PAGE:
In the recent years the application of nanotechnology in human and veterinary medicine has shown a great progress. Scientists foresee that this progress in the field of nanotechnology could represent a major breakthrough in addressing some of the technical challenges faced by human and veterinary profession. While the great hopes of nanomedicine are disease detection and new pharmaceuticals for humans, veterinary applications of nanotechnology may become the proving ground for untried and more controversial techniques from nanocapsule vaccines to sex selection in breeding. Nanotechnology has the potential to impact not only the way we live, but also the way we practice veterinary medicine. Examples of potential applications in animal agriculture and veterinary medicine include disease diagnosis and treatment delivery systems, new tools for molecular and cellular breeding, the security of animal food products, modification of animal waste, pathogen detection, and many more. Existing research has demonstrated the feasibility of introducing nanoshells and nanotubes into animals to seek and destroy targeted cells. These building blocks of nanotechnology are expected to be integrated into systems over the next couple of decades on a commercial basis. This article describes some of the principal areas of nanotechnology currently being undertaken in the world of medicine. The main purposes of this article are to trigger the interest of discoveries of veterinary profession in the field of nanotechnology and to provide a glimpse at potential important targets for nanotechnology in the field of veterinary medicine. Also it is important to mention that because nanotechnology is at a very early stage of development, it may take several years to perform the necessary research and conduct clinical trials for obtaining meaningful results. This tool as it develops over the next several decades will have major implications in veterinary and animal science.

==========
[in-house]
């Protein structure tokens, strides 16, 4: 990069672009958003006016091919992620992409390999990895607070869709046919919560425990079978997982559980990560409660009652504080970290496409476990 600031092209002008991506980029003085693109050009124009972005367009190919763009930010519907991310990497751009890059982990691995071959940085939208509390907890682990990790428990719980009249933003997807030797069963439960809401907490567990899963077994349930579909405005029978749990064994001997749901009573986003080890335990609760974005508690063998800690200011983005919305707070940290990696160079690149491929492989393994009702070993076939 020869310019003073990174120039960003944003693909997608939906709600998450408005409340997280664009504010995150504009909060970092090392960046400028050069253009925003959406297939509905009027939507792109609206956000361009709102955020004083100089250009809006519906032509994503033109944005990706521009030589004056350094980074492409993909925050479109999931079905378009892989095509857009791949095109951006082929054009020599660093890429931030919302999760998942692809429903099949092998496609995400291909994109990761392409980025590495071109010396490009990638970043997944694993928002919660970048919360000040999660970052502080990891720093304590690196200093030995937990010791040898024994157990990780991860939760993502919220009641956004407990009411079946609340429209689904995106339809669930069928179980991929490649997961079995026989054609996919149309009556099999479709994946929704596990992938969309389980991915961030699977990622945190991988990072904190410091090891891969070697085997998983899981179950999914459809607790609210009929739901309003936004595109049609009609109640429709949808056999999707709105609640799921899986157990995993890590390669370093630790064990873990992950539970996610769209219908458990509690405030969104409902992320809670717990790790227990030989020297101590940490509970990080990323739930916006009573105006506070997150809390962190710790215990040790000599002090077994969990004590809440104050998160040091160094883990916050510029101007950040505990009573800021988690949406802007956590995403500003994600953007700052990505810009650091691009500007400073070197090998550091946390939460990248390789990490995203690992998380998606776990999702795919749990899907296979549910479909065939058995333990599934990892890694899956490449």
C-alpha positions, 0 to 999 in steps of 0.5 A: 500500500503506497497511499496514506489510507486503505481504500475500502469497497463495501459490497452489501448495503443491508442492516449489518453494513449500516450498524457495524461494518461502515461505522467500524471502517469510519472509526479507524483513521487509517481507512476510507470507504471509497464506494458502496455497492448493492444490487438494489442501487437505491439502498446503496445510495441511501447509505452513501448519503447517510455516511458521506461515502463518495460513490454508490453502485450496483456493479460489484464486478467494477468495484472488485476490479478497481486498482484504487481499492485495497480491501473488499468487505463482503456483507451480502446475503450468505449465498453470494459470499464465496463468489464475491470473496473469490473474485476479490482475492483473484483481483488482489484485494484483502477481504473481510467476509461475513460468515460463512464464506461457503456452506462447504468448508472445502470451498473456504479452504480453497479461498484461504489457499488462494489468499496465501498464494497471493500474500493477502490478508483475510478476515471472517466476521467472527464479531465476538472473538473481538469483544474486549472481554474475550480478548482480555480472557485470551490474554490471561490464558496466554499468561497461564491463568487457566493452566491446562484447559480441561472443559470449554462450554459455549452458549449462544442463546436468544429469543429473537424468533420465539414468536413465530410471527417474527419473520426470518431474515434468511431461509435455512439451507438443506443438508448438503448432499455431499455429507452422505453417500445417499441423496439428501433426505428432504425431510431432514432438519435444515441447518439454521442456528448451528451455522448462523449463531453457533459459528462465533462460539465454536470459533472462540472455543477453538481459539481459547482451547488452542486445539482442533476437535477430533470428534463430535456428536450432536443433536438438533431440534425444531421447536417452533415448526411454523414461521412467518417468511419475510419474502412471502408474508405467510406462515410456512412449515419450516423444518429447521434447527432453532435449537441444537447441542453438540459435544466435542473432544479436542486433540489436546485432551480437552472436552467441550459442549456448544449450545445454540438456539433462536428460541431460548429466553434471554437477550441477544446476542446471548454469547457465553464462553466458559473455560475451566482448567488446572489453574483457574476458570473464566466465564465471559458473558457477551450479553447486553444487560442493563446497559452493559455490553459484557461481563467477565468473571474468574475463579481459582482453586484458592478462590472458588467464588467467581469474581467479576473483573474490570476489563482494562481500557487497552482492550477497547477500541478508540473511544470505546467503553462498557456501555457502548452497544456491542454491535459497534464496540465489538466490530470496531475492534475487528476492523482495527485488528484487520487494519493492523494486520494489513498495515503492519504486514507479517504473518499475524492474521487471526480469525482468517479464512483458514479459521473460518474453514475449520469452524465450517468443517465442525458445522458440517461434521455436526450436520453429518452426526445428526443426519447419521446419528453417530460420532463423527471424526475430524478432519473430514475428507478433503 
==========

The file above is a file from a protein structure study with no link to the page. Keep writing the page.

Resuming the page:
Keywords: Nanotechnology, Nanopharmaceuticals, Diagnostic tools


 Abstract & References  PDF Fulltext doi: 10.5455/vetworld.2010.477-480
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Review Article

14.          Emerging zoonoses and their determinants - Megha Katare and Manish Kumar
Vet World. 2010; 3(10): 481-484


Zoonotic diseases represent one of the leading causes of illness and death from infectious disease. Worldwide, zoonotic diseases have a negative impact on commerce, travel, and economies. In most developing countries, zoonotic diseases are among those diseases of major public health significance and contribute significantly to an already overly burdened public health system. In industrialized nations, zoonotic diseases are of particular concern for at-risk groups such as the elderly, children, childbearing women, and immunocompromised individuals. The World Health Organization has defined zoonoses as, “diseases and infections naturally transmitted between nonhuman vertebrate animals and humans”, and emerging zoonotic disease as a "zoonosis that is newly recognized or newly evolved or that has occurred previously but shows an increase in incidence or expansion in geographical, host or vector range". However link between humans and animals with respect to diseases could be framed in many but slightly different ways. Strikingly, 75% of emerging infectious diseases have been identified as zoonotic in origin. Moreover if we could link the emergence of some diseases to animals, for e.g. AIDS then the number would be much higher. These agents have included some that maintain an ongoing reservoir life cycle in animals or arthropods, without the permanent establishment of a new life cycle in humans, as well as some “species jumpers” that derive from an ancient reservoir life cycle in animals but have subsequently established a new life cycle in humans that no longer involves an animal reservoir. Zoonotic diseases require rather different prevention and control strategies than diseases of etiologic agents employing only human-to-human transmission. Determinants discussed above have to be understood and dealt in proper perspective when it comes to the problem of zoonotic diseases. Different section of workers should collaborate their efforts against dreaded diseases, which are affecting mankind and animals and are continuously posing challenges. Multidisciplinary teams of ecologists, mammalogists, ornithologists, and entomologists, as well as physicians, epidemiologists, public health workers and veterinarians should join hands for intensive and sure success
Key words: Zoonosis, Transmission, Emerging diseases, Determinants, Economic Impact.


 Abstract & References  PDF Fulltext doi: 10.5455/vetworld.2010.481-484